It goes without saying, by Guest blogger Lorie Sheffer

Vulnerability, trust, and non-verbal communication (photo: Lorie Sheffer)

When a cat lies in it’s back and exposes its soft underbelly that is a sign of trust. The cat is in a position of vulnerability by an attacker. In order for it to expose that part of itself it must feel totally safe and not threatened by its surroundings.

I recently read a study that concluded we humans are losing our ability to interpret social cues and body language. We are becoming increasingly distracted by technology, communicating via social media such as Twitter and Facebook. In doing so, we are literally rewiring our brains.

When my husband had a massive stroke in 1996, he was left with severe expressive and receptive aphasia. What that means is, he was unable to understand language or speak coherently. He lost his reading comprehension as well. During his recovery time, we had to rely on other means of communication. The same holds true to those who have small children, and sometimes it holds true if we have elderly parents. They are unable to effectively communicate verbally, so we need to be more in tune with those other signals.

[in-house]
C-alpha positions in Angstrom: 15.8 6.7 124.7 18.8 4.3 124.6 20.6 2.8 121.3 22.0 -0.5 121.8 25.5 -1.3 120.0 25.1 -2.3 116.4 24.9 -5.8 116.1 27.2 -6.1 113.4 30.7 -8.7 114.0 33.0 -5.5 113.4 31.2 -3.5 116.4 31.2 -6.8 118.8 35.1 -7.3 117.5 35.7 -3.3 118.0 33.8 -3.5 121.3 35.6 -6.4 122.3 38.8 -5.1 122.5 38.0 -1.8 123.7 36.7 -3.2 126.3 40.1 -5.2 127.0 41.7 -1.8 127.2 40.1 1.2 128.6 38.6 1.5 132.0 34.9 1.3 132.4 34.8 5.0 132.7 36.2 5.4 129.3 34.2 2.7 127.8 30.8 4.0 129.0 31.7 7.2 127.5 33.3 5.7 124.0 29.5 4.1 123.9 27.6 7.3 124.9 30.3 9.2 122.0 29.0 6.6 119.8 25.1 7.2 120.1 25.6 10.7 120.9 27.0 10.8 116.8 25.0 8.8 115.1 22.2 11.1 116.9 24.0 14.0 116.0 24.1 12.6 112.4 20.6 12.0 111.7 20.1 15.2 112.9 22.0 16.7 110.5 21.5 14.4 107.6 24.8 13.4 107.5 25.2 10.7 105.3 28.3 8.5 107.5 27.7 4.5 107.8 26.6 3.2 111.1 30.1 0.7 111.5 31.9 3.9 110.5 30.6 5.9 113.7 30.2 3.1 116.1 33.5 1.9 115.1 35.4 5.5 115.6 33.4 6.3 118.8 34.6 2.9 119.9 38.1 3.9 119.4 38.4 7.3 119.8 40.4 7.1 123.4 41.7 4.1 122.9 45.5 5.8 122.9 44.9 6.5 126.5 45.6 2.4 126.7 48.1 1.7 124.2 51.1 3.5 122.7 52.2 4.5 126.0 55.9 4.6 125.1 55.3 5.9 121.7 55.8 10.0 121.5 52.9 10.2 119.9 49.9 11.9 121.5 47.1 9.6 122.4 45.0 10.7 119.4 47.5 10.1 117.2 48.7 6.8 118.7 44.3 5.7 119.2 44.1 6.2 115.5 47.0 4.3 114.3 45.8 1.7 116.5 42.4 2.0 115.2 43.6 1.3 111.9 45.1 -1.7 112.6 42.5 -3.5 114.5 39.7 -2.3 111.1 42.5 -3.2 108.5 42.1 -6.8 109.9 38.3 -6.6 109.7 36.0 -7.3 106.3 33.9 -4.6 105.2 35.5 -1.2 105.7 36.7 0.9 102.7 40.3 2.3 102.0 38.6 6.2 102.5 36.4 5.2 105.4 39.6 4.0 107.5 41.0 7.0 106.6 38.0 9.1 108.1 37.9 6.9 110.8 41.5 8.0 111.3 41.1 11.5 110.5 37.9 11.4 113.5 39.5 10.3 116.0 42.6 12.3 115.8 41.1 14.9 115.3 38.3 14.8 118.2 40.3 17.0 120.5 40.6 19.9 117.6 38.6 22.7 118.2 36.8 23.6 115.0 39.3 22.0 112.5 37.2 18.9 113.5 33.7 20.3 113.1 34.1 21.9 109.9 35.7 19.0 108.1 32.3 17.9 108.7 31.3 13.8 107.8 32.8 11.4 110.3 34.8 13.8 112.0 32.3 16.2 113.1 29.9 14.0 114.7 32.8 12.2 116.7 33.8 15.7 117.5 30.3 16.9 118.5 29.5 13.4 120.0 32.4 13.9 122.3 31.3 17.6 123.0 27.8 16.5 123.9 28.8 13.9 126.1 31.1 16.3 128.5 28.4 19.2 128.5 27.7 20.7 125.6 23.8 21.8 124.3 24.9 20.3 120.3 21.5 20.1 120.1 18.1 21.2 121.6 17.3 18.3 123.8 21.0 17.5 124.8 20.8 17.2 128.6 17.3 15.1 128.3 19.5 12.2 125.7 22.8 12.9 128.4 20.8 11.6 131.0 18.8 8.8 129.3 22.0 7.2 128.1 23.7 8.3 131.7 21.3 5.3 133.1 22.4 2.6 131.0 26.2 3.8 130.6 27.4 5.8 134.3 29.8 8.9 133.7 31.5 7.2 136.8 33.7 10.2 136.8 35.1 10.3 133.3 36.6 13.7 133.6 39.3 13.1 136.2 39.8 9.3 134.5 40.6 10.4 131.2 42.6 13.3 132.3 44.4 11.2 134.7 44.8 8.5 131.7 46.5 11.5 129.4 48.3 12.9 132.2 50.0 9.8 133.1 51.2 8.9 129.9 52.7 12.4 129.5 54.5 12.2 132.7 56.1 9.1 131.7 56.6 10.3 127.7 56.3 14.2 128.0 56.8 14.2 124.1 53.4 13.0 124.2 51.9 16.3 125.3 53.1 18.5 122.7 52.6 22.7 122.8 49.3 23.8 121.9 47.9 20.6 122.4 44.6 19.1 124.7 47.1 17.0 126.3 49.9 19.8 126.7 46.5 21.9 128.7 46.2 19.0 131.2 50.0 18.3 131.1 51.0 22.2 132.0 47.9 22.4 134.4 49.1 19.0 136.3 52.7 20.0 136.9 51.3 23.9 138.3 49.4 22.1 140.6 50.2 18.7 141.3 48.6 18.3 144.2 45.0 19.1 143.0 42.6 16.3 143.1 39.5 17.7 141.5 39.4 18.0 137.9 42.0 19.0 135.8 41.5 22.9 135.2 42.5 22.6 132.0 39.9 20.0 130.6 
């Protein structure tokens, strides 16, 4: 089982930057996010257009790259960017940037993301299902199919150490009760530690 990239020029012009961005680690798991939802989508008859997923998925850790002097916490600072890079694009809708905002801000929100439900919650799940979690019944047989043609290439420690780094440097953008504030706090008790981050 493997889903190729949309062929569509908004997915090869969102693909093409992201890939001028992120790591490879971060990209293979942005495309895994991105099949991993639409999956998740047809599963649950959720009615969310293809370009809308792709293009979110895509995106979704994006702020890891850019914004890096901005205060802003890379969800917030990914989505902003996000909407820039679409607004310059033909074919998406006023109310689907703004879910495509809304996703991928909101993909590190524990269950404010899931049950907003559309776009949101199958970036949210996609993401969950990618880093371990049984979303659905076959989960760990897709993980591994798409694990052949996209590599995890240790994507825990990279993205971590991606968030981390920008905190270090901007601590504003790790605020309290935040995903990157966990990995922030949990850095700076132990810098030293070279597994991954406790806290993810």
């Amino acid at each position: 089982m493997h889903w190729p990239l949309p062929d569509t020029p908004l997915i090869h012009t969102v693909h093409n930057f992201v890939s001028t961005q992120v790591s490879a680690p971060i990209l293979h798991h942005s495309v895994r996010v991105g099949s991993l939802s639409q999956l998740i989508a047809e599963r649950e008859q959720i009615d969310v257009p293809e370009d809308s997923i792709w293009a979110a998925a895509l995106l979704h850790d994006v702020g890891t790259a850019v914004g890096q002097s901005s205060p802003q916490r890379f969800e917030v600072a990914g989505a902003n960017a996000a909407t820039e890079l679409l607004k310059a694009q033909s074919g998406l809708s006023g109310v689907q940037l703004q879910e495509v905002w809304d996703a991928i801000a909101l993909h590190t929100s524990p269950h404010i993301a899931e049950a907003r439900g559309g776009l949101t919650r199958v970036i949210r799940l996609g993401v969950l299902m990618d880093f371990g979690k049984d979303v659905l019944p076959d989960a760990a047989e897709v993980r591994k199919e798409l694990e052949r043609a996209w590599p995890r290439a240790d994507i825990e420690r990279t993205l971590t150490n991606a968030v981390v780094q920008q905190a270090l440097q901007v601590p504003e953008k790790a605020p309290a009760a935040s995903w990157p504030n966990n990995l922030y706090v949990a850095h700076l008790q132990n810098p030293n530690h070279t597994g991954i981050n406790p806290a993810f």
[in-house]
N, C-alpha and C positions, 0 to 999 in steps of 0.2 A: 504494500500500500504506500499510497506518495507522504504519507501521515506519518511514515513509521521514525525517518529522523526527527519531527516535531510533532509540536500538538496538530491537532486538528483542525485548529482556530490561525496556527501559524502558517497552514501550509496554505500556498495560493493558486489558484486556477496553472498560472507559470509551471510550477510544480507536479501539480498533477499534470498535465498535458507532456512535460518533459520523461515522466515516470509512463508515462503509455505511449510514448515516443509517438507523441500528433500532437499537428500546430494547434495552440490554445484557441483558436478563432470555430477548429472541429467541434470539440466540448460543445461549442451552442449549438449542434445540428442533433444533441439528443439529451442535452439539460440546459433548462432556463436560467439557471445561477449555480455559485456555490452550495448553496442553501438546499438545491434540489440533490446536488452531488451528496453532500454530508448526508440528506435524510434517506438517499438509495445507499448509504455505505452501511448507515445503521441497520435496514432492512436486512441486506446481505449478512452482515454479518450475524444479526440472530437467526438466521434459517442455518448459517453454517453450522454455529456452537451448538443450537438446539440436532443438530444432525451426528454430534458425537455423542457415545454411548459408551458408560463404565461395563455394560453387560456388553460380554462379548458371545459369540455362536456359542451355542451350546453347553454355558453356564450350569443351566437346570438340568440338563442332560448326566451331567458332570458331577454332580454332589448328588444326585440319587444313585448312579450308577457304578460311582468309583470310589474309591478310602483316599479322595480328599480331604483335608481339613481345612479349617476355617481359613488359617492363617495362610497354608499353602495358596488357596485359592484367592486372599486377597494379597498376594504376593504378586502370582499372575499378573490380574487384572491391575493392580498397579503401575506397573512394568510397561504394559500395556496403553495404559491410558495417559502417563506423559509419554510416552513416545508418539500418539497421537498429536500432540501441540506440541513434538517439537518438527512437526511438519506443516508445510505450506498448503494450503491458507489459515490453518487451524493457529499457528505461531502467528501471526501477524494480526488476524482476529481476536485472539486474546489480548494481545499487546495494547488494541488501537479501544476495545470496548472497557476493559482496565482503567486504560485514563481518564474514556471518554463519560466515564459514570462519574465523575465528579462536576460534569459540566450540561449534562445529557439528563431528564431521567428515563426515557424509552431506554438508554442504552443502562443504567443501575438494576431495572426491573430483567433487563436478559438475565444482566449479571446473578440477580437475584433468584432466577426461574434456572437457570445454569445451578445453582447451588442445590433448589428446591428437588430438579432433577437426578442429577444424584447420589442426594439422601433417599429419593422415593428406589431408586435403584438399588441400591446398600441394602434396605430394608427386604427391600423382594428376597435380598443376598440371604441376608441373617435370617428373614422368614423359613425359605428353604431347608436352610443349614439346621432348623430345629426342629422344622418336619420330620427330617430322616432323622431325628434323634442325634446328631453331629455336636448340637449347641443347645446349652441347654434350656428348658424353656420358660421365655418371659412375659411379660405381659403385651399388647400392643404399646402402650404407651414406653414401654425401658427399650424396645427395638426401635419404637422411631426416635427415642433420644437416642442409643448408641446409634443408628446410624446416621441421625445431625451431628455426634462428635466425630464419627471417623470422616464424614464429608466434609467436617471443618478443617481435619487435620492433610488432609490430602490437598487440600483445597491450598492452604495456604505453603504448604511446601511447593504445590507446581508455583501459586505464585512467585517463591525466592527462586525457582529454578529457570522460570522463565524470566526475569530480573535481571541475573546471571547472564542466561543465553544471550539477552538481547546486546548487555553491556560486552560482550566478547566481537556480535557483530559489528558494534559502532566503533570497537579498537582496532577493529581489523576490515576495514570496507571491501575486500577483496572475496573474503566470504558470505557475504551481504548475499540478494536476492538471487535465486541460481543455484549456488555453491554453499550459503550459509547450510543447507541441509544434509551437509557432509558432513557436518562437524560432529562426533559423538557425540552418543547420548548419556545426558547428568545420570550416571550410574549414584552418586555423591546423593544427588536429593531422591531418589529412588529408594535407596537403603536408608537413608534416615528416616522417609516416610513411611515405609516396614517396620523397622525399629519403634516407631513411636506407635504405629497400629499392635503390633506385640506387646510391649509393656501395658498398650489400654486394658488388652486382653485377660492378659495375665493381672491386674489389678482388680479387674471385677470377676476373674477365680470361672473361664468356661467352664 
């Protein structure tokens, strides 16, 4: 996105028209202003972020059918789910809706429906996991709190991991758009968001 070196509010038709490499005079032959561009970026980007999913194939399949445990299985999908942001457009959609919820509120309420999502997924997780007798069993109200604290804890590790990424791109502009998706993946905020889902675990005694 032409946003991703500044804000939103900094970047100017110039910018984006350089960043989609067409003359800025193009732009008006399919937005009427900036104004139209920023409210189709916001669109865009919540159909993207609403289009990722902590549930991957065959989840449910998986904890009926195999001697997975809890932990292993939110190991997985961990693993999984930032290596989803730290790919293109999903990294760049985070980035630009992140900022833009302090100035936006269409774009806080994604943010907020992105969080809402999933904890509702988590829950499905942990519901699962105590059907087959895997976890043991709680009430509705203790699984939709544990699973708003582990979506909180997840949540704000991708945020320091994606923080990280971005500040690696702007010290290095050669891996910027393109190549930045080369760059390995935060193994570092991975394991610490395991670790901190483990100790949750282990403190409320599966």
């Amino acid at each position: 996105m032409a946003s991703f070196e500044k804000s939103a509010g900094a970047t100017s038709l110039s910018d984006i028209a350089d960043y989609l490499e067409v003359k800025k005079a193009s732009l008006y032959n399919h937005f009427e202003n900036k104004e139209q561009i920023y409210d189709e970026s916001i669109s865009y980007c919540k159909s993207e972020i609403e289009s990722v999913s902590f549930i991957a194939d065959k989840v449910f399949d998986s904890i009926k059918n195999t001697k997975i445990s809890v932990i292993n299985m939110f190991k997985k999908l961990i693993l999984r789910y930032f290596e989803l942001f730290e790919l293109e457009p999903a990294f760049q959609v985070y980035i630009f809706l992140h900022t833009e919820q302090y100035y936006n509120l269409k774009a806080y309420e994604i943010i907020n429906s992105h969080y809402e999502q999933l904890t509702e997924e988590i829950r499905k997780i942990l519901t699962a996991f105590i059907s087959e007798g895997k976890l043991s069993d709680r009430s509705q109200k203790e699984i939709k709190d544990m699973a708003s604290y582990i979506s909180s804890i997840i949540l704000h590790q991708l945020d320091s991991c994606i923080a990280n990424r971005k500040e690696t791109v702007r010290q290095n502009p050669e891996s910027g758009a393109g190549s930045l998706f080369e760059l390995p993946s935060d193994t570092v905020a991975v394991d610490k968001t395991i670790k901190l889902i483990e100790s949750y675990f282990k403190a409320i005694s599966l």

Most of us can tell if someone has a strained look on their face that they’ve had a bad day. Raised shoulders mean they are carrying stress. A slumped, deflated posture can be a sign of defeat or fatigue. Fast speech or rapid hand movements signal excitement or unease.

How sad if, in our race to Tweet real-time or immediately race to post photos, we lose the subtle art of wordless conversation.

By jeff noel

Retired Disney Institute Keynote Speaker and Prolific Blogger. Five daily, differently-themed personal blogs (about life's 5 big choices) on five interconnected sites.